As the General Election draws ever closer, leading business groups have outlined their wishes and priorities for UK businesses. Some have warned that the election must not be 'about Brexit alone', highlighting the importance of other key domestic issues.
Meanwhile, businesses across the UK are being impeded by mobile coverage 'not-spots', a survey has suggested. Over 1,400 businesses were quizzed on the availability of mobile coverage in their business location, with 70% of firms reporting that they often experience serious issues.
Business groups publish election manifestos
With the General Election looming, the UK's leading business groups have published their own election manifestos, outlining their priorities for businesses.
The British Chambers of Commerce (BCC) and the Federation of Small Businesses (FSB) have emphasised that in the run-up to the election, political parties should not focus solely on Brexit, highlighting other key domestic issues including boosting UK competitiveness and tackling the problem of late payments.
Dr Adam Marshall, Director General of the BCC, said: 'While businesses all across the UK want a good Brexit deal, they are very clear that decisions taken here at home matter as much - if not more - to our future growth prospects.
'The best possible Brexit deal won't be worth the paper it's written on if firms cannot recruit and train the right people, get decent digital connectivity, or get their goods to their market.'
Mike Cherry, National Chairman of the FSB, echoed the BCC's warning, commenting: 'Brexit is clearly going to feature heavily in the election campaign, and rightly so. But it must not dominate debate at the expense of other important domestic issues for small businesses.
'Our manifesto sets out what small businesses want to see from all major parties and candidates standing on 8 June. Millions of votes are at stake.'
The Confederation of British Industry (CBI) has urged the next government to provide 'as much certainty as possible' to support businesses in making appropriate investment decisions for the UK's future prosperity. The business group also called for the creation of an 'ambitious' Industrial Strategy that takes a long-term approach to skills, infrastructure, trade and innovation.
Meanwhile, considering the UK's digital outlook and infrastructure, the Institute of Directors (IoD) has called for the introduction of 'ultrafast broadband and 4G', which it suggests would allow businesses to 'employ more people, be more productive and profitable and enable home working'.
With the main political parties having made some significant pledges relating to business and personal taxation, businesses and individuals will be eagerly awaiting the results of the General Election.
Whatever the outcome may be, we will continue to offer the latest advice and strategies to help you to make the most of your business and your personal finances.
UK businesses impeded by mobile 'not-spots', BCC reveals
Businesses across the UK are being impeded by mobile coverage 'not-spots', according to a survey carried out by the British Chambers of Commerce (BCC).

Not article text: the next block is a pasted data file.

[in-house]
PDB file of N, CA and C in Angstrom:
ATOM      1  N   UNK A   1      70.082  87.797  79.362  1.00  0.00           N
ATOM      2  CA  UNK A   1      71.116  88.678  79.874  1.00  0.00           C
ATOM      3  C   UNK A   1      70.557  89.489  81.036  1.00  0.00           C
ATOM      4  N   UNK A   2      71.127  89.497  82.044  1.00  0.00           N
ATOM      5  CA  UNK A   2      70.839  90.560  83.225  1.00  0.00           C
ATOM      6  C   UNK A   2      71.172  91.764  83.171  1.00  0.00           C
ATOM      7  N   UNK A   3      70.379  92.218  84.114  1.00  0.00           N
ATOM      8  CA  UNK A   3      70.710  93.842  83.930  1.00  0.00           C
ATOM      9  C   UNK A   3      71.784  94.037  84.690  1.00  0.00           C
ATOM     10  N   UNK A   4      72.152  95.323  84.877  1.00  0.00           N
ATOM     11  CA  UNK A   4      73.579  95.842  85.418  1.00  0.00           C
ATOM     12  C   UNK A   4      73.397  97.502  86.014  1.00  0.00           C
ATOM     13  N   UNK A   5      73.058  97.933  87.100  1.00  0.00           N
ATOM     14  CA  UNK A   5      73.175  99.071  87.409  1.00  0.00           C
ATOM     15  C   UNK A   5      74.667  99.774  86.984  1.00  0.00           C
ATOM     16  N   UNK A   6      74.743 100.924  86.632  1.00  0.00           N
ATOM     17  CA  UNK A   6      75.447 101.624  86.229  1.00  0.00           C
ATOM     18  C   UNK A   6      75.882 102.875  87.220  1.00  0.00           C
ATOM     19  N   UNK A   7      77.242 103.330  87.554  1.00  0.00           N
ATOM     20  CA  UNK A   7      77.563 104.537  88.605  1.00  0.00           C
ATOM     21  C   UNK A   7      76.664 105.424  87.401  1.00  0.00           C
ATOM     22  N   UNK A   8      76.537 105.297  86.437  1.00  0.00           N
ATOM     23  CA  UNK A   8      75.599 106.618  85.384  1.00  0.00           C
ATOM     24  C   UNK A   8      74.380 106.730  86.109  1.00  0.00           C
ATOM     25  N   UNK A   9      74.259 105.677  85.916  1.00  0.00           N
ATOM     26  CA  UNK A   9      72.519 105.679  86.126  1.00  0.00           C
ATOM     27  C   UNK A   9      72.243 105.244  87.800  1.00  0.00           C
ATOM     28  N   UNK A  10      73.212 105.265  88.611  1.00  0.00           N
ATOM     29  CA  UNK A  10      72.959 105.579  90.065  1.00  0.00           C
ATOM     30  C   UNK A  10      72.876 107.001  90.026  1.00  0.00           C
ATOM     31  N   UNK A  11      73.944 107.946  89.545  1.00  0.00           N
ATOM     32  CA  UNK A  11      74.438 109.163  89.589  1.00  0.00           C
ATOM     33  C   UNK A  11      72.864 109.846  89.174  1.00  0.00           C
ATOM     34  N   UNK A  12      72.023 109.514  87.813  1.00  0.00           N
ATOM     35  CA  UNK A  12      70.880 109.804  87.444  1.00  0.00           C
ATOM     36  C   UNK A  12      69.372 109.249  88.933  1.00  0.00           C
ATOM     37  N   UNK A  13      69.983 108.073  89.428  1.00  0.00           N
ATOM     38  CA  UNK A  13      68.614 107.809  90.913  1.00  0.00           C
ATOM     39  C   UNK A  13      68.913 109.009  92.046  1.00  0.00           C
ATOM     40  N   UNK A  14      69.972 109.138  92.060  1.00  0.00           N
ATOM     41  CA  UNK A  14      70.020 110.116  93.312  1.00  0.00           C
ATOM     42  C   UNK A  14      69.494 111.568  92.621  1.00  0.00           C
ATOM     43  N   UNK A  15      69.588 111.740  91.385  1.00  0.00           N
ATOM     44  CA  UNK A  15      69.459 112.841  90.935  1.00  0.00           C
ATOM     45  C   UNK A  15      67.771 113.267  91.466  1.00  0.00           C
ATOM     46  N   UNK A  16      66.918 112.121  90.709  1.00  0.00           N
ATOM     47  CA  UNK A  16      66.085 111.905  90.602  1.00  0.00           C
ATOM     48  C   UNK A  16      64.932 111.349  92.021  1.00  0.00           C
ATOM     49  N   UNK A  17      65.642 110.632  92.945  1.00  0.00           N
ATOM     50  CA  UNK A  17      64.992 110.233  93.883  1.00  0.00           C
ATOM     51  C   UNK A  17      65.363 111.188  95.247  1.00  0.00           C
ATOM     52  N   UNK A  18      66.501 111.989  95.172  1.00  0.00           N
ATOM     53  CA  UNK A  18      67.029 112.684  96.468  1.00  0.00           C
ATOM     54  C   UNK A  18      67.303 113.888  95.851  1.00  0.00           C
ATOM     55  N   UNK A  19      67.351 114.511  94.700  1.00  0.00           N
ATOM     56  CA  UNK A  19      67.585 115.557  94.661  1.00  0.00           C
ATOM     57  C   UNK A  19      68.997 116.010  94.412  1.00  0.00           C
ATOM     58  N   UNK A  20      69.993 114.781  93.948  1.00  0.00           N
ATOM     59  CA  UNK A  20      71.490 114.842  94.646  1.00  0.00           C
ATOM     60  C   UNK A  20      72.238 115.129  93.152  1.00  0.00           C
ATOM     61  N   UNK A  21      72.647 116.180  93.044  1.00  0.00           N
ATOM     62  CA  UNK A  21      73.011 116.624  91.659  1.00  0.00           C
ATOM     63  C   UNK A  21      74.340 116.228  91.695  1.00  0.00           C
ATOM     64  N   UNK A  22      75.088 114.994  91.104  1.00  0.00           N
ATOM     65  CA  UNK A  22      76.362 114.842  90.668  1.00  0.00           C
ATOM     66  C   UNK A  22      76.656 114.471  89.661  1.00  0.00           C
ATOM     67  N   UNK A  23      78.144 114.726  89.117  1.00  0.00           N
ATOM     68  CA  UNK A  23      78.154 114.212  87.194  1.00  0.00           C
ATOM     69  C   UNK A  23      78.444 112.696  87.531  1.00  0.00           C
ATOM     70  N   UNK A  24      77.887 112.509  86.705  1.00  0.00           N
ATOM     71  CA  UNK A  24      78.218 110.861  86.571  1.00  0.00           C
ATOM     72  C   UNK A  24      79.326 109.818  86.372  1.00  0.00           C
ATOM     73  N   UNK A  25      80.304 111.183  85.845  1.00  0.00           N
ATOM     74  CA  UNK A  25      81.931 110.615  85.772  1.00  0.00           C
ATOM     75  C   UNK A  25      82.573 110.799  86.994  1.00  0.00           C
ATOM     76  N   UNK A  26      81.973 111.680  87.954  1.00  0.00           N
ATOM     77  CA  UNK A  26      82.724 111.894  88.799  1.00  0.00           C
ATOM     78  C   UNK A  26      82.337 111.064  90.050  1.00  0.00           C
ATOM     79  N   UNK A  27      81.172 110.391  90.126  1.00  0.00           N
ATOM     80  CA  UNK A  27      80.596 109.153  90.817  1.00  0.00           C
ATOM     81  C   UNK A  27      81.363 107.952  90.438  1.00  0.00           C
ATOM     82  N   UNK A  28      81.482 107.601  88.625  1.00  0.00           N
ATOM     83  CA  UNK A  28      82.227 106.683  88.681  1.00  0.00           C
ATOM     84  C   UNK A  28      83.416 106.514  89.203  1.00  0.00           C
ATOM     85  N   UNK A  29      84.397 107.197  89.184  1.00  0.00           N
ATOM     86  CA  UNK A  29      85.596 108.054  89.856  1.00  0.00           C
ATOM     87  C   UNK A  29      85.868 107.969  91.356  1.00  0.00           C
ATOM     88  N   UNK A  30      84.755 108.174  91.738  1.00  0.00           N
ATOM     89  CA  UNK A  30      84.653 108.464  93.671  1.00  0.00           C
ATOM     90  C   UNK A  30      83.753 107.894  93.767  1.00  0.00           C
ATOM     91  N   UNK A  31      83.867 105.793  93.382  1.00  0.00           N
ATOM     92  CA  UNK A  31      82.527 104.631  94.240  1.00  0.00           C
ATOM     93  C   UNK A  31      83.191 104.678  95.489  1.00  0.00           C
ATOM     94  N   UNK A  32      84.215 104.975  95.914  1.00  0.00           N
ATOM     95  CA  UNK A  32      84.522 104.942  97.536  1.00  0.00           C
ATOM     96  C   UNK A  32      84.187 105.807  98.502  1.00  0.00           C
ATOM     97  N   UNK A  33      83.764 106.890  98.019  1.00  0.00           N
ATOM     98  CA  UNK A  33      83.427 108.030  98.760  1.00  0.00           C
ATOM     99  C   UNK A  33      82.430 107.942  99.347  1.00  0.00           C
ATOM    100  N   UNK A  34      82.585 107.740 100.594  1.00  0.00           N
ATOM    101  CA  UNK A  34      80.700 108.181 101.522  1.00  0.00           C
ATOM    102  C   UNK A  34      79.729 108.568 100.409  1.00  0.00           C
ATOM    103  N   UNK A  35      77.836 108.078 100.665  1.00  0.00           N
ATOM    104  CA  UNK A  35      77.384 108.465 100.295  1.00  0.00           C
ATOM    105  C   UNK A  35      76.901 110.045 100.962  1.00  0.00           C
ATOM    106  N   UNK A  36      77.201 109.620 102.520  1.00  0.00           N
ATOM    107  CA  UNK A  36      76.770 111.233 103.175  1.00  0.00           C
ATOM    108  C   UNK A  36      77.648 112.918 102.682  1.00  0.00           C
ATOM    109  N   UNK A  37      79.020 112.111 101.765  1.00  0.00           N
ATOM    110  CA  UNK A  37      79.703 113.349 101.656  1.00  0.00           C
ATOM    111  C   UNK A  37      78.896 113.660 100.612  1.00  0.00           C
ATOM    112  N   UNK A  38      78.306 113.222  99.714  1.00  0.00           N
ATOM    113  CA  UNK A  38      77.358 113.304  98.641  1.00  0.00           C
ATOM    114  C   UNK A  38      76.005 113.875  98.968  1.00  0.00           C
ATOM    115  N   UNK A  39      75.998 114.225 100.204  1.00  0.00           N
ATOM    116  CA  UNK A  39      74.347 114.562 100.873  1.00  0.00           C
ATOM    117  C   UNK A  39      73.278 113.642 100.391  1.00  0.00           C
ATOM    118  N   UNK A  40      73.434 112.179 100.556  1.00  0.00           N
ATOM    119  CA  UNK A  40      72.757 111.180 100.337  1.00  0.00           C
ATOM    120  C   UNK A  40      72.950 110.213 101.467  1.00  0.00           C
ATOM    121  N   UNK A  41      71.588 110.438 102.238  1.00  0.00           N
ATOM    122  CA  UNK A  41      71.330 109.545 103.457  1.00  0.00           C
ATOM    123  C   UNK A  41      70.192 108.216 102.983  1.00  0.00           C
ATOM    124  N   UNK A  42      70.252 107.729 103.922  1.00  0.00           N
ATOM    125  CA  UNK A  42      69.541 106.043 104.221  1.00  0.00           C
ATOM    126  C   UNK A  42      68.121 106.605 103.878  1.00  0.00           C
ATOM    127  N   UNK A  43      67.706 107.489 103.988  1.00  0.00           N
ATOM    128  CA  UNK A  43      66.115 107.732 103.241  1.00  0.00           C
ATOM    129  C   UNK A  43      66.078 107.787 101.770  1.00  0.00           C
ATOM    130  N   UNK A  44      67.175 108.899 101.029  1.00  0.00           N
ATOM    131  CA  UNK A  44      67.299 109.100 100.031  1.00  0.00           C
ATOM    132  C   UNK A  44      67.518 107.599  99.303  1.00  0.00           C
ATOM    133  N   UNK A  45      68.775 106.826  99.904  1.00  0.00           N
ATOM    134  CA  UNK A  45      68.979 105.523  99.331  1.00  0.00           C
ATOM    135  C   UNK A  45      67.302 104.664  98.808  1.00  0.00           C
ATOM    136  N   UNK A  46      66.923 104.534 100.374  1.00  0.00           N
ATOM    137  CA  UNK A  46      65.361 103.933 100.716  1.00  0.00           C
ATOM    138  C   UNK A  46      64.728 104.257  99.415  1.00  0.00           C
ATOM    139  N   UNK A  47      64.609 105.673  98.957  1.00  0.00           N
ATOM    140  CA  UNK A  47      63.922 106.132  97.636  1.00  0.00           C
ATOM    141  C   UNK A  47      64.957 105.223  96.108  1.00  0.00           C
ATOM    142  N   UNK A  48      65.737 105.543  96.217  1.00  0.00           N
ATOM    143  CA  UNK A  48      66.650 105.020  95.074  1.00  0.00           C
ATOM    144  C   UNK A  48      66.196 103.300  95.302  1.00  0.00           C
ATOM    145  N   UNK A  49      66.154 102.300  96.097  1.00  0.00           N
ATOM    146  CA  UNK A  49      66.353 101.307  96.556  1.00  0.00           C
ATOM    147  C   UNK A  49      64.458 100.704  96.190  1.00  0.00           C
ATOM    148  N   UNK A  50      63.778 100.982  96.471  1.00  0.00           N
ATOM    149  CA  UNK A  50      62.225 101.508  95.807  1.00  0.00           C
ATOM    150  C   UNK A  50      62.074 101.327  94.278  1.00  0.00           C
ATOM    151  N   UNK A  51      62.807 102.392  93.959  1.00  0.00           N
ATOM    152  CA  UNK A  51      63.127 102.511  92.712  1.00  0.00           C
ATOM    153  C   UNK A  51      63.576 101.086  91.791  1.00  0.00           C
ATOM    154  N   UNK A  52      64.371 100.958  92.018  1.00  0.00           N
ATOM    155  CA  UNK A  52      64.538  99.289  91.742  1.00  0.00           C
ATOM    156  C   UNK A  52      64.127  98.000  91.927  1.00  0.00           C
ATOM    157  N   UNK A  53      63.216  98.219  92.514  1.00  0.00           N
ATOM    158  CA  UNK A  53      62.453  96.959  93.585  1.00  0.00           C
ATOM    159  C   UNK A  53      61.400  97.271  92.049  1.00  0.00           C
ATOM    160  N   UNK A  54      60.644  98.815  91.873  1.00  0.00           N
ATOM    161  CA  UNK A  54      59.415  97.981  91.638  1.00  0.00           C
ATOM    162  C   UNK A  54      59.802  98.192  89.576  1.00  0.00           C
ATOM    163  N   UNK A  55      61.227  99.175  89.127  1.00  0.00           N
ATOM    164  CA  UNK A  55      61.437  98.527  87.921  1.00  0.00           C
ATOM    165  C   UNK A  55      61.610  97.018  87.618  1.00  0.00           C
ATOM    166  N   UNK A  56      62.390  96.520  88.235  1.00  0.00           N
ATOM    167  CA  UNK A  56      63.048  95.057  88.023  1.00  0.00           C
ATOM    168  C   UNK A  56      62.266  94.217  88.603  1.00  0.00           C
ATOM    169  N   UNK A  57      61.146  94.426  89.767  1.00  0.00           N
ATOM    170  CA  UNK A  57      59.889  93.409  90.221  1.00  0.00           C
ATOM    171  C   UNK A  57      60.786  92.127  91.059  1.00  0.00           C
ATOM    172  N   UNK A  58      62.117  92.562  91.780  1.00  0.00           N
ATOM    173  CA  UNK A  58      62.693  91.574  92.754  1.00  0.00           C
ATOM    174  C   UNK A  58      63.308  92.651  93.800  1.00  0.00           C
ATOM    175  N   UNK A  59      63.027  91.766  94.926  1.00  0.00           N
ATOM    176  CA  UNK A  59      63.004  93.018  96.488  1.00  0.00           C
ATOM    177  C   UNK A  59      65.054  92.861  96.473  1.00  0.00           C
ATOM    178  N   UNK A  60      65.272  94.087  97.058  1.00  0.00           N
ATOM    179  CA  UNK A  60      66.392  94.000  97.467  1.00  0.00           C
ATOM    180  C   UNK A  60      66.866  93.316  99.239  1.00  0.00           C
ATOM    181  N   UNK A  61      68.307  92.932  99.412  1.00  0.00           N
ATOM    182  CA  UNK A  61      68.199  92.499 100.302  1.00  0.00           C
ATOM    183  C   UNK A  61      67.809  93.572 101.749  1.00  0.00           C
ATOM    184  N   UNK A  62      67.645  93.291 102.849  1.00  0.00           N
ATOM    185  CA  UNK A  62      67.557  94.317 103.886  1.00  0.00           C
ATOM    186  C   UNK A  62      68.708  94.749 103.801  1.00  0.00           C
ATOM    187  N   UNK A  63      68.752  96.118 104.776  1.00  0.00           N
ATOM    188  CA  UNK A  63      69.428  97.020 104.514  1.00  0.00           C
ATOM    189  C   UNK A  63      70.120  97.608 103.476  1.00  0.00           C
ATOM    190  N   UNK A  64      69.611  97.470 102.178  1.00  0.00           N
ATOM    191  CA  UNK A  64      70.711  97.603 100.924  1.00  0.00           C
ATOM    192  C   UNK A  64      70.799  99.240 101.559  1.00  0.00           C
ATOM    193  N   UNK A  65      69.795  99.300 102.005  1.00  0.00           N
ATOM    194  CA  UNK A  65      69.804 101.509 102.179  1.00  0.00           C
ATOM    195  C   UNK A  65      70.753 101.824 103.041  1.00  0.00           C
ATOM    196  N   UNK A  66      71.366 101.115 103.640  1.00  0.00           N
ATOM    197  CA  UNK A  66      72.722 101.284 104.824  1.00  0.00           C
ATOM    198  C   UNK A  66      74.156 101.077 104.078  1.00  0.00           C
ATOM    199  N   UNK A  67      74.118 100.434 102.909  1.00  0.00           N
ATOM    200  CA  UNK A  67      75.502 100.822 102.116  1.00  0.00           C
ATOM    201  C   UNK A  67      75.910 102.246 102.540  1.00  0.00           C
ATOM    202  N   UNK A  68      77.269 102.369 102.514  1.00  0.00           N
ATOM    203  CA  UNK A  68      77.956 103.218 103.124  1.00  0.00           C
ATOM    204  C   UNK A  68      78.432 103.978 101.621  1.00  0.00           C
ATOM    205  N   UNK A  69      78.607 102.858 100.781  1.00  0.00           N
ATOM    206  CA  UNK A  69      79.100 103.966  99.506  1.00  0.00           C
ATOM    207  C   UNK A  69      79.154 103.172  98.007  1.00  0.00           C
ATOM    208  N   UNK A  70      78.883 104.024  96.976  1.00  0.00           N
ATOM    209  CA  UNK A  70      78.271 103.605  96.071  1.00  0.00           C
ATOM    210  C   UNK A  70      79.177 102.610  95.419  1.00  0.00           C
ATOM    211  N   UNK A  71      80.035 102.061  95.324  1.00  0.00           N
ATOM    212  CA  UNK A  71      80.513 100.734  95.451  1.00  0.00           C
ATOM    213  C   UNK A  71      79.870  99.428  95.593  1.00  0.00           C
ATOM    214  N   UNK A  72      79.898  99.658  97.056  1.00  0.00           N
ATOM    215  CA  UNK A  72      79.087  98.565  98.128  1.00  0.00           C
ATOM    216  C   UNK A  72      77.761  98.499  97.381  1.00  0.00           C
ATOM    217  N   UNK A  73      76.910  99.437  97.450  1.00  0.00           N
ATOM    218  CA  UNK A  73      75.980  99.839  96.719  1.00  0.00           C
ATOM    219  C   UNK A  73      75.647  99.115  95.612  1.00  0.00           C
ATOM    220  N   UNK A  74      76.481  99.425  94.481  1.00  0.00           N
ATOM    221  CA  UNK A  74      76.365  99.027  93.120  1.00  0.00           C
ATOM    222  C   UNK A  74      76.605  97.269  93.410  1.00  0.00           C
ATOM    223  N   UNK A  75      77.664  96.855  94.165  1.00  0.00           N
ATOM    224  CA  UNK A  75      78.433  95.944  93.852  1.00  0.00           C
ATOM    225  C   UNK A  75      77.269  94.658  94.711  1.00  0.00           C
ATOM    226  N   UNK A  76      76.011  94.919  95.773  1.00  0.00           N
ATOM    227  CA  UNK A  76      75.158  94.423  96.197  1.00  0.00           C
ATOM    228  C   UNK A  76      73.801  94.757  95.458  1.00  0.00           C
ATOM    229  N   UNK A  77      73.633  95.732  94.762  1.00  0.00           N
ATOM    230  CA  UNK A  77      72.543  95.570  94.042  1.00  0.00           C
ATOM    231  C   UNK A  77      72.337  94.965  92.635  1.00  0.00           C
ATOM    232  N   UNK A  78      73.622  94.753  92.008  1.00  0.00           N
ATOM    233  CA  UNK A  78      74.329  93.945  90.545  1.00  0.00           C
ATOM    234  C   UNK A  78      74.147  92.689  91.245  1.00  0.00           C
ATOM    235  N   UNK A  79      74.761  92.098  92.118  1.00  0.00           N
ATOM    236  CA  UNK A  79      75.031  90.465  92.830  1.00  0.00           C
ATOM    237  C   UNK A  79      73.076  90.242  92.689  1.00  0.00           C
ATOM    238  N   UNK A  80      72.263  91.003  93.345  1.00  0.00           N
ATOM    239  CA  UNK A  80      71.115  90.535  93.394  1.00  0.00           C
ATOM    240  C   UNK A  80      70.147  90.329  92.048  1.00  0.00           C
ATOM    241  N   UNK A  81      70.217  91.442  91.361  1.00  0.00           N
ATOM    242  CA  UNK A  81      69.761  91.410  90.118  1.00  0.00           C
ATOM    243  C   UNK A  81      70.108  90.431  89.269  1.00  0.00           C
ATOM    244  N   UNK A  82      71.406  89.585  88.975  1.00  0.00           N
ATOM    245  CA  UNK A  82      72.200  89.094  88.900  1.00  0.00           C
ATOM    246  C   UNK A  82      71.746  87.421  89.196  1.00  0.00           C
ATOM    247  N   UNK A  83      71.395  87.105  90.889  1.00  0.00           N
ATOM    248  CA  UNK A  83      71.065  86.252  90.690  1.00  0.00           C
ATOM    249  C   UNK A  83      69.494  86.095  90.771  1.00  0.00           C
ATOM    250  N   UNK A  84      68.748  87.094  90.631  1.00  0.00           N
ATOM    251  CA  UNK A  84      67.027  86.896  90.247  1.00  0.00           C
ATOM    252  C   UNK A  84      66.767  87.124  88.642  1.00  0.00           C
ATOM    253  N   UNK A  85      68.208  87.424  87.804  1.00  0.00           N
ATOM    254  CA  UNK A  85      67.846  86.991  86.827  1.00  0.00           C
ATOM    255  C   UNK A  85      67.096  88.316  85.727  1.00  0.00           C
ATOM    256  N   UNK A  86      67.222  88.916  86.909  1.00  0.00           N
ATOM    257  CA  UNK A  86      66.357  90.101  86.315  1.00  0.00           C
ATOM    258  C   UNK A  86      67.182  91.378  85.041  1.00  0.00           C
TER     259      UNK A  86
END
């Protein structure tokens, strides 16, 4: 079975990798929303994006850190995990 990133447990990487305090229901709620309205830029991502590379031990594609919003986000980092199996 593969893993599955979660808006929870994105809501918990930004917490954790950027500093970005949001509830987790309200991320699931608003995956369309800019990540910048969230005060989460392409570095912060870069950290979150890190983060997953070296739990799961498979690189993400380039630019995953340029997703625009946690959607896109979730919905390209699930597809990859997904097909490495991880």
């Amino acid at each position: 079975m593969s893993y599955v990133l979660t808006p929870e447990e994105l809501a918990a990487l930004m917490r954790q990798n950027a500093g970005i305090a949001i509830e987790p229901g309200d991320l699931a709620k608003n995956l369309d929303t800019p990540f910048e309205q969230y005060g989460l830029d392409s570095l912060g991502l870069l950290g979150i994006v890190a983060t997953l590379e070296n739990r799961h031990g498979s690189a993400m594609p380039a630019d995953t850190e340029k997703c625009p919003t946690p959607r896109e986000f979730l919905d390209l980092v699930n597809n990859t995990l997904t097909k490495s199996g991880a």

The BCC quizzed over 1,400 businesses and discovered that 70% of firms often experience mobile coverage 'not-spots'. Many have been impeded by a complete lack of mobile coverage, and some experience 'partial not-spots', in which coverage is available from only a handful of networks.
Those businesses situated in rural areas were found to be more likely to experience 'not-spots' as opposed to those within inner city locations. 54% of businesses in rural areas and 29% of firms in cities reported that they have unreliable mobile internet connections.
Commenting on the findings, Dr Adam Marshall, Director General of the BCC, said: 'All across the country businesspeople complain about patchy mobile coverage and unreliable internet connections in their local areas.
'Rural businesses are particularly affected by poor mobile coverage and connectivity, but our research shows that 'not-spots' are prevalent across the UK. Some of the solutions are obvious. Relaxing planning laws to allow for taller masts would be a quick win for the next government to help improve mobile coverage.'
In response to the BCC's survey, communications regulator Ofcom stated that almost all UK businesses 'must receive a 4G signal by the end of 2017'.
A spokesperson for Ofcom commented: 'We agree that mobile coverage must improve and understand the importance of having reliable mobile broadband, wherever people live and work.
'We're also making available valuable new airwaves to boost mobile broadband, and have challenged mobile operators to explore how to reach all remote areas and transport lines.'
Meanwhile, data published separately by consumer group Which? found that individuals across the UK are experiencing a variety of download speeds and 4G access. According to the research, the average overall 4G availability across the country is 65%, meaning that 4G users are only able to access networks two-thirds of the time.
ESSENTIAL TAX DATES FOR JUNE
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